The effects of amphetamine-like psychostimulants such as cocaine on neural structure have been intensively studied since the seminal reports of Robinson and Kolb (1997, 1999) describing drug-induced dendrite and dendritic spine elaboration in the nucleus accumbens and medial prefrontal cortex. Within the prefrontal cortex, the vast majority of subsequent research has remained focused on medial wall structures, largely sparing the oPFC; this is despite overwhelming evidence implicating oPFC function in addiction etiology (e.g., see Lucantonio et al., 2012). Currently available data indicate that amphetamine and cocaine reduce dendritic spine density in the oPFC (Kolb et al., 2004; Crombag et al., 2005; Muhammad and Kolb, 2011a,b; Gourley et al., 2012; but see Ferrario et al., 2005), but effects on dendrite structure remain unclear. We report novel evidence that cocaine exposure simplifies oPFC dendrite arbors, particularly in the basal region. Notably, chronic ethanol exposure does not remodel excitatory oPFC neurons (Holmes et al., 2012; DePoy et al., 2013), thus the present effects may be selective to stimulants, or potentially cocaine specifically.
In the parietal cortex, amphetamine exposure blocks the dendrite-elaborating effects of environmental enrichment, consistent with our current findings, although amphetamine alone has no consequences (Kolb et al., 2003). Nonetheless, we found evidence of long-term dendrite simplification following cocaine. How might we reconcile this apparent contradiction? One difference, in addition to the anatomical, is that cocaine was administered here during the equivalent of adolescence, a period of vulnerability to the development of dependence in humans (Anthony and Petronis, 1995; O’Brien and Anthony, 2005). Recent studies using small-animal magnetic resonance imaging complement ours, revealing that adolescent (though not adult) cocaine exposure results in cortical thinning (Wheeler et al., 2013). Interestingly, overall oPFC volume is increased following adolescent cocaine exposure; this increase could conceivably reflect glial responses to cocaine (Bowers and Kalivas, 2003; Haydon et al., 2009), though further investigations are necessary.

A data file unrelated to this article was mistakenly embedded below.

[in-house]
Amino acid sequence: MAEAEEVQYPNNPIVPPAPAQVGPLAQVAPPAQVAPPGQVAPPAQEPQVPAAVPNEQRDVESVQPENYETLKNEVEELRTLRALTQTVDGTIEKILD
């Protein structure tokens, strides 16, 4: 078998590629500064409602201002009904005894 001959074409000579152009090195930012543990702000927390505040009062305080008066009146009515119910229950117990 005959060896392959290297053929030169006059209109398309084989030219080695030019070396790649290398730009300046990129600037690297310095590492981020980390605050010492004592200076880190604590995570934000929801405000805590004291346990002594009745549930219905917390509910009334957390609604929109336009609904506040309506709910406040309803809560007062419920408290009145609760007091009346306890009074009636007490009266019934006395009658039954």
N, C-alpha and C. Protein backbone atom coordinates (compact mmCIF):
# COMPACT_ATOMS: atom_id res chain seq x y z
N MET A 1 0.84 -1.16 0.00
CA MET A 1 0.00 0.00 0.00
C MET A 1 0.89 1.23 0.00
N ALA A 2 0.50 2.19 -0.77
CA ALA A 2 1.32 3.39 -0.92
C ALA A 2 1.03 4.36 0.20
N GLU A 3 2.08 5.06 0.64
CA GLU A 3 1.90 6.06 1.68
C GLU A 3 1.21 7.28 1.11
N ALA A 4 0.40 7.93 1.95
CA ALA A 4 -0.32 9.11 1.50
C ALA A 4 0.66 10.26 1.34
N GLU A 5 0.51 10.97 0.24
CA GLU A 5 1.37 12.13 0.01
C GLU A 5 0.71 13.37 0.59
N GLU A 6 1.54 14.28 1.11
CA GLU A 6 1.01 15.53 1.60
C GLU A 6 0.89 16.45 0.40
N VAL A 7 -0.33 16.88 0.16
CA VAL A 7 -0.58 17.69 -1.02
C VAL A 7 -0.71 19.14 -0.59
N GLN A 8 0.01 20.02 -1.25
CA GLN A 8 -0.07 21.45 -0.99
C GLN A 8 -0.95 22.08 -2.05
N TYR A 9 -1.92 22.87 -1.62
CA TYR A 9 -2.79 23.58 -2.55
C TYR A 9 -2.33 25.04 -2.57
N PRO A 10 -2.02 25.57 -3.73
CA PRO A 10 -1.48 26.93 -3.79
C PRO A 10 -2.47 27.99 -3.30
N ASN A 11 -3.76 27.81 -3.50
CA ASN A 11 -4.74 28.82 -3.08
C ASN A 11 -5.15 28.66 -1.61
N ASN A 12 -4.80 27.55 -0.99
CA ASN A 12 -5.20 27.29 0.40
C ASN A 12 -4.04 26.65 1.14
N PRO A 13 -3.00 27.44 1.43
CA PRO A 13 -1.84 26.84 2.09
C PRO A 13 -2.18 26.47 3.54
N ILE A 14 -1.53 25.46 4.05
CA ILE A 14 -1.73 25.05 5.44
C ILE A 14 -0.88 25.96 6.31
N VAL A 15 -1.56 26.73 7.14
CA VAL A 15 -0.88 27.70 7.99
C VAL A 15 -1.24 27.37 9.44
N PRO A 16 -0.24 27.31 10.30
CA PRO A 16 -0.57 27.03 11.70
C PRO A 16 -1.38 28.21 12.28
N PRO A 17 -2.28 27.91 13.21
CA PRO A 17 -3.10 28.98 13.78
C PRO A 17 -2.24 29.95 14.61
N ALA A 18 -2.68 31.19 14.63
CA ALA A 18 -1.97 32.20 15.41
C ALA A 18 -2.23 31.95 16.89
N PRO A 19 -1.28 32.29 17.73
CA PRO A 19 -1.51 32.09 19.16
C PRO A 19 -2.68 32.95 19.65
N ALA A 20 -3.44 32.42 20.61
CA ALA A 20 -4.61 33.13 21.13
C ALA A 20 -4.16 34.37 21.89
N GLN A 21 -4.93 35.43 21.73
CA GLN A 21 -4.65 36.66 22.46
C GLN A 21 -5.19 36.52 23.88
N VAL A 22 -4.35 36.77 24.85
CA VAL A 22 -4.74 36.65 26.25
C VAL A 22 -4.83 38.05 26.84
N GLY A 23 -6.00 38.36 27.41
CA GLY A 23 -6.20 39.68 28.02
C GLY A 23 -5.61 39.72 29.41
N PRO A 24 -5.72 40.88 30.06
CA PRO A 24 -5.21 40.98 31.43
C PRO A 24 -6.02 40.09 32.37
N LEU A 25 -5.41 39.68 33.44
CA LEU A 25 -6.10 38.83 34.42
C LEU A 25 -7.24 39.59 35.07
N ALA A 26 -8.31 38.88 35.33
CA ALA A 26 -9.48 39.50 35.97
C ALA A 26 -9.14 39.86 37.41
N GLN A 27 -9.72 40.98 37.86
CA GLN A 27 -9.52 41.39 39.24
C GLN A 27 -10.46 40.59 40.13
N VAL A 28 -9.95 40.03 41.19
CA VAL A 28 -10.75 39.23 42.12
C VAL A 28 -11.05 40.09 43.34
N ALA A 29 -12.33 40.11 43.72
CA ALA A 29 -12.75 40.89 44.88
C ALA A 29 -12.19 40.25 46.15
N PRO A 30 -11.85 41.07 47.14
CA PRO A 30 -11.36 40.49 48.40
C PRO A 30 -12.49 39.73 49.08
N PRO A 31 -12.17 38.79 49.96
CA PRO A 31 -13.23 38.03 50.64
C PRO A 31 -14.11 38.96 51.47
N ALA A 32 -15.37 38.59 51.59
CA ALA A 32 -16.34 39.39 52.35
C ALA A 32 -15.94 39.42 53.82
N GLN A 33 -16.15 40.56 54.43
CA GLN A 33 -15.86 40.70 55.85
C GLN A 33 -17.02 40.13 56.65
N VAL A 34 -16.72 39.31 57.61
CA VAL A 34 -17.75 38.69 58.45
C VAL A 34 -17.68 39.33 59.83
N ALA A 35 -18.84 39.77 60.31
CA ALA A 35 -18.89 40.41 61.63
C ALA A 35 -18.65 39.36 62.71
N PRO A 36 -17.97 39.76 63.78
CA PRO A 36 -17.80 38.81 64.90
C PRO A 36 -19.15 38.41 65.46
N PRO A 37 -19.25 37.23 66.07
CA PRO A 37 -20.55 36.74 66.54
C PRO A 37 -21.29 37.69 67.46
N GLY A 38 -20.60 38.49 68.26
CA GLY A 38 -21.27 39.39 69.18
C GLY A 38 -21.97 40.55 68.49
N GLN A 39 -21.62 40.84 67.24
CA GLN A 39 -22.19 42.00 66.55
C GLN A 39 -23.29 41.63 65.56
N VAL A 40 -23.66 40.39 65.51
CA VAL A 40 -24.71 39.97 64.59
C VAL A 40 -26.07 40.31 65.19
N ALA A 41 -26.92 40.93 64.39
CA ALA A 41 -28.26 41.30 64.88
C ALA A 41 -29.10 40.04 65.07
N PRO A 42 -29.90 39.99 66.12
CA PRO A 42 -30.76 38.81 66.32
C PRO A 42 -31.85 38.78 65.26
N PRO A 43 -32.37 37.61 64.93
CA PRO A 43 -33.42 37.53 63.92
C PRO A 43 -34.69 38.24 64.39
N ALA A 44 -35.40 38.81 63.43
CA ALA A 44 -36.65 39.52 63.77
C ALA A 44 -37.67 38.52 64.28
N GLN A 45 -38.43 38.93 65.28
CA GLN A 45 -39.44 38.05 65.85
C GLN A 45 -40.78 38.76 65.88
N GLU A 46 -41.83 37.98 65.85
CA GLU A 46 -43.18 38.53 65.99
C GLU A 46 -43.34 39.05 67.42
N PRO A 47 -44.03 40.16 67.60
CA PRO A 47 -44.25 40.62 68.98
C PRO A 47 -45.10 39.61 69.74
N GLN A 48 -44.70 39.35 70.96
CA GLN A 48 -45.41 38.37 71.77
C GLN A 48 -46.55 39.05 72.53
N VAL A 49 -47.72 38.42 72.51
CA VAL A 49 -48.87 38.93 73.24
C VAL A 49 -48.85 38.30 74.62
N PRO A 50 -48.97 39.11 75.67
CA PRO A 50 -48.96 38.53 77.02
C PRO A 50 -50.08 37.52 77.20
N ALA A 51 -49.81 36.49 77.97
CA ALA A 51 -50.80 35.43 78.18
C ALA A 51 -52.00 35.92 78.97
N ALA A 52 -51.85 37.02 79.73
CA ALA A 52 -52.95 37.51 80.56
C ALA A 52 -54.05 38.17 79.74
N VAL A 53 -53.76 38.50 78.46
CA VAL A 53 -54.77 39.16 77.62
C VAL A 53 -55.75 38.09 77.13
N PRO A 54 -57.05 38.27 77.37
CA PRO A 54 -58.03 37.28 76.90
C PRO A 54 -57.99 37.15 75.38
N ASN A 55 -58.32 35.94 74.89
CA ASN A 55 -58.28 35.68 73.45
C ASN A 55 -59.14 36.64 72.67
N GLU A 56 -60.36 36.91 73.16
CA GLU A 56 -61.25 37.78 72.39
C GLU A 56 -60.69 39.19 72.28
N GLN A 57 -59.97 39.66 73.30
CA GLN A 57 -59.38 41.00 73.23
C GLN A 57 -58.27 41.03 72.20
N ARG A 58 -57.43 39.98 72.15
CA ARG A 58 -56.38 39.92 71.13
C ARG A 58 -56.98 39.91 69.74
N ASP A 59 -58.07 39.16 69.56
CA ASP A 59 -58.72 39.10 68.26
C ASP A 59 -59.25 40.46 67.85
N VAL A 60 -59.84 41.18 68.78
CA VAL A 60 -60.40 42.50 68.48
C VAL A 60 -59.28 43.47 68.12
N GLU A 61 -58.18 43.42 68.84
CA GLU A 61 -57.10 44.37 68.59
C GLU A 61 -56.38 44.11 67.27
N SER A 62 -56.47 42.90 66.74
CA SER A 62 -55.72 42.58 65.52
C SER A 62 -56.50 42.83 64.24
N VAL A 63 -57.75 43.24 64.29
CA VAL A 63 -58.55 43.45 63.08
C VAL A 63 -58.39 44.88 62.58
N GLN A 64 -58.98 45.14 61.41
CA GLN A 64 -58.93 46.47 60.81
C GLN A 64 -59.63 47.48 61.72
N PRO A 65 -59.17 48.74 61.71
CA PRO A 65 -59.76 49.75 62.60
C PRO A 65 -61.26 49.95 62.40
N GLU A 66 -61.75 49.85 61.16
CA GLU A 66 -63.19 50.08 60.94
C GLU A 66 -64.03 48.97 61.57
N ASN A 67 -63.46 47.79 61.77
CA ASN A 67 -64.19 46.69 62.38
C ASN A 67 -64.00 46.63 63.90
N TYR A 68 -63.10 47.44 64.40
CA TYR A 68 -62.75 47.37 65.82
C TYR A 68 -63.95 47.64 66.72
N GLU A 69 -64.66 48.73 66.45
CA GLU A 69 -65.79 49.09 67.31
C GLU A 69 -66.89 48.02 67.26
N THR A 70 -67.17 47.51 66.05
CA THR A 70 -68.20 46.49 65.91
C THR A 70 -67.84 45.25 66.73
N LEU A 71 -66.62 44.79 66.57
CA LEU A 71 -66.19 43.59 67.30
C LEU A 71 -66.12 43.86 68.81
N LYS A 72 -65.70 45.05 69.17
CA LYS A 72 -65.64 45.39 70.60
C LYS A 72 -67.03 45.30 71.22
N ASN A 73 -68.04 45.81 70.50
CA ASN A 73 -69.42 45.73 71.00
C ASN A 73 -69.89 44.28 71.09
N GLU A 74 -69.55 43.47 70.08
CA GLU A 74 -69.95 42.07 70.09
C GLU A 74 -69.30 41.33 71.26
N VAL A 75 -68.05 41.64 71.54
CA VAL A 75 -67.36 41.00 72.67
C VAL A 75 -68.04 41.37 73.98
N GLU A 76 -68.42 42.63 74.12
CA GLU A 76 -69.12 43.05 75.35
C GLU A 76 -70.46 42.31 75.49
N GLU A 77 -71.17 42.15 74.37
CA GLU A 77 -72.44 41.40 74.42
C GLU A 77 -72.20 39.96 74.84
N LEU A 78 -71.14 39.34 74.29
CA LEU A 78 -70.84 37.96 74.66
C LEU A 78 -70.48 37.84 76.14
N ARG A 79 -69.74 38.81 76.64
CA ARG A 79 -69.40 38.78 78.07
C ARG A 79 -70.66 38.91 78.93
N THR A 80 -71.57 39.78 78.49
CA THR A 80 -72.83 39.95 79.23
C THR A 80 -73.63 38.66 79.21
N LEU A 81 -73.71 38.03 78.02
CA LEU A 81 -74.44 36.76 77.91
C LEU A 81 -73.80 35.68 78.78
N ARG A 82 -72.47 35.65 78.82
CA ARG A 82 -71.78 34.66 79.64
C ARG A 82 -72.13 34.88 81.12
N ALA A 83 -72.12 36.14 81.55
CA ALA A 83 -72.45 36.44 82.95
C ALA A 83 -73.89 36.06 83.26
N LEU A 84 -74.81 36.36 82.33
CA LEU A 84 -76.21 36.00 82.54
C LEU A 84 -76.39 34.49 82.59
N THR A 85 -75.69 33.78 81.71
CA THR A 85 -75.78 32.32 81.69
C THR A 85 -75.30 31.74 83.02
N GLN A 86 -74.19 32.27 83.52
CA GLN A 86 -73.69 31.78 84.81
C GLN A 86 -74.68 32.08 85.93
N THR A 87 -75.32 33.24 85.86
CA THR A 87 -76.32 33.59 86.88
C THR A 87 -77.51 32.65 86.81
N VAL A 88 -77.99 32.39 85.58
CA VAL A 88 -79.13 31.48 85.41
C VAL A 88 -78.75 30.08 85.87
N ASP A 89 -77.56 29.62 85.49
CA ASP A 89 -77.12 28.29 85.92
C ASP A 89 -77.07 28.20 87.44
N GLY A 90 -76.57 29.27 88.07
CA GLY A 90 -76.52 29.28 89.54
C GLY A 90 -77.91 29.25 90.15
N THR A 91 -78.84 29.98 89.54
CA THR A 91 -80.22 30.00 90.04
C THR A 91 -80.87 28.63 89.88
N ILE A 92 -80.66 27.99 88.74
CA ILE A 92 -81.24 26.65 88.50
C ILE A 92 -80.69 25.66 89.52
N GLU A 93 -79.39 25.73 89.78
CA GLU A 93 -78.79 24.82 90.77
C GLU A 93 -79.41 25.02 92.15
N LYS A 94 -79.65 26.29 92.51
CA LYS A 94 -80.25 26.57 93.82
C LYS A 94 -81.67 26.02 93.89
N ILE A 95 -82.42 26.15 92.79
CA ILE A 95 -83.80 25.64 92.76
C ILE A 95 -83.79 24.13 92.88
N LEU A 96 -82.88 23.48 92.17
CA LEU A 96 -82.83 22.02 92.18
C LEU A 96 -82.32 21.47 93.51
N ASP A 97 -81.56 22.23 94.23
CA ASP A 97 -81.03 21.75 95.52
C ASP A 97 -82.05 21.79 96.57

Here, oPFC neurons in mice with a history of adolescent cocaine exposure were simplified, particularly in the basal region. This is notable given that adolescent psychostimulant exposure in non-human primates also simplifies basal arbors in deep-layer prefrontal cortex (Selemon et al., 2007). A strong trend for a reduction in dendritic spine density was also reported by Selemon et al. (2007); similarly, oPFC dendritic spines are eliminated following adolescent cocaine exposure in the mouse (Gourley et al., 2012). The amygdala projects to deep-layer prefrontal cortex in both rodents and primates, with neurons terminating on dendritic spine heads of both apical and basal branches (Gabbott et al., 2006; Ghashghaei et al., 2007). Our findings thus indicate that the structural effects of adolescent psychostimulant exposure in critical cortico-amygdala circuits implicated in addiction (see Torregrossa et al., 2011) translate across rodent–primate species.